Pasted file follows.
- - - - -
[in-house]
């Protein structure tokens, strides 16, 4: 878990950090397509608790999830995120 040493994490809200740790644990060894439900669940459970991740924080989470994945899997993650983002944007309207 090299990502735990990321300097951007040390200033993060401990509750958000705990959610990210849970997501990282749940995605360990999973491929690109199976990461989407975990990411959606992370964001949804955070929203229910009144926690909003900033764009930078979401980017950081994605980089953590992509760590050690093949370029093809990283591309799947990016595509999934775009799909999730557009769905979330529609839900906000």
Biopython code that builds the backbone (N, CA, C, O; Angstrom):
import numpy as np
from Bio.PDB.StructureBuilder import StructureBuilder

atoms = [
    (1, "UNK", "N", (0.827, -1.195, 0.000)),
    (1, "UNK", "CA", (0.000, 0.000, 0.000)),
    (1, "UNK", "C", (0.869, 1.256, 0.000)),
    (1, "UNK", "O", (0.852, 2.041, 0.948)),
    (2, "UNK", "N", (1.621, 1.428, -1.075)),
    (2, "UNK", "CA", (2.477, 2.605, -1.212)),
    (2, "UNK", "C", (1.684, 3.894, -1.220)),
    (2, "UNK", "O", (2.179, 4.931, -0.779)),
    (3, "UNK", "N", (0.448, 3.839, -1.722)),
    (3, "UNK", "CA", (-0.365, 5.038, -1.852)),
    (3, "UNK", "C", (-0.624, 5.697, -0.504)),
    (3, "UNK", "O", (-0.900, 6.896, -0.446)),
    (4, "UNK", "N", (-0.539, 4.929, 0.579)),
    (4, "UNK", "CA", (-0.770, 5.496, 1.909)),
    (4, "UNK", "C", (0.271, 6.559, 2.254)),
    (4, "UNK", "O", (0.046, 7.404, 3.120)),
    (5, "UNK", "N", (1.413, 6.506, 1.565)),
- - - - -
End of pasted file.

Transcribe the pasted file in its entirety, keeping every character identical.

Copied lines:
[in-house]
């Protein structure tokens, strides 16, 4: 878990950090397509608790999830995120 040493994490809200740790644990060894439900669940459970991740924080989470994945899997993650983002944007309207 090299990502735990990321300097951007040390200033993060401990509750958000705990959610990210849970997501990282749940995605360990999973491929690109199976990461989407975990990411959606992370964001949804955070929203229910009144926690909003900033764009930078979401980017950081994605980089953590992509760590050690093949370029093809990283591309799947990016595509999934775009799909999730557009769905979330529609839900906000």
Biopython code that builds the backbone (N, CA, C, O; Angstrom):
import numpy as np
from Bio.PDB.StructureBuilder import StructureBuilder

atoms = [
    (1, "UNK", "N", (0.827, -1.195, 0.000)),
    (1, "UNK", "CA", (0.000, 0.000, 0.000)),
    (1, "UNK", "C", (0.869, 1.256, 0.000)),
    (1, "UNK", "O", (0.852, 2.041, 0.948)),
    (2, "UNK", "N", (1.621, 1.428, -1.075)),
    (2, "UNK", "CA", (2.477, 2.605, -1.212)),
    (2, "UNK", "C", (1.684, 3.894, -1.220)),
    (2, "UNK", "O", (2.179, 4.931, -0.779)),
    (3, "UNK", "N", (0.448, 3.839, -1.722)),
    (3, "UNK", "CA", (-0.365, 5.038, -1.852)),
    (3, "UNK", "C", (-0.624, 5.697, -0.504)),
    (3, "UNK", "O", (-0.900, 6.896, -0.446)),
    (4, "UNK", "N", (-0.539, 4.929, 0.579)),
    (4, "UNK", "CA", (-0.770, 5.496, 1.909)),
    (4, "UNK", "C", (0.271, 6.559, 2.254)),
    (4, "UNK", "O", (0.046, 7.404, 3.120)),
    (5, "UNK", "N", (1.413, 6.506, 1.565)),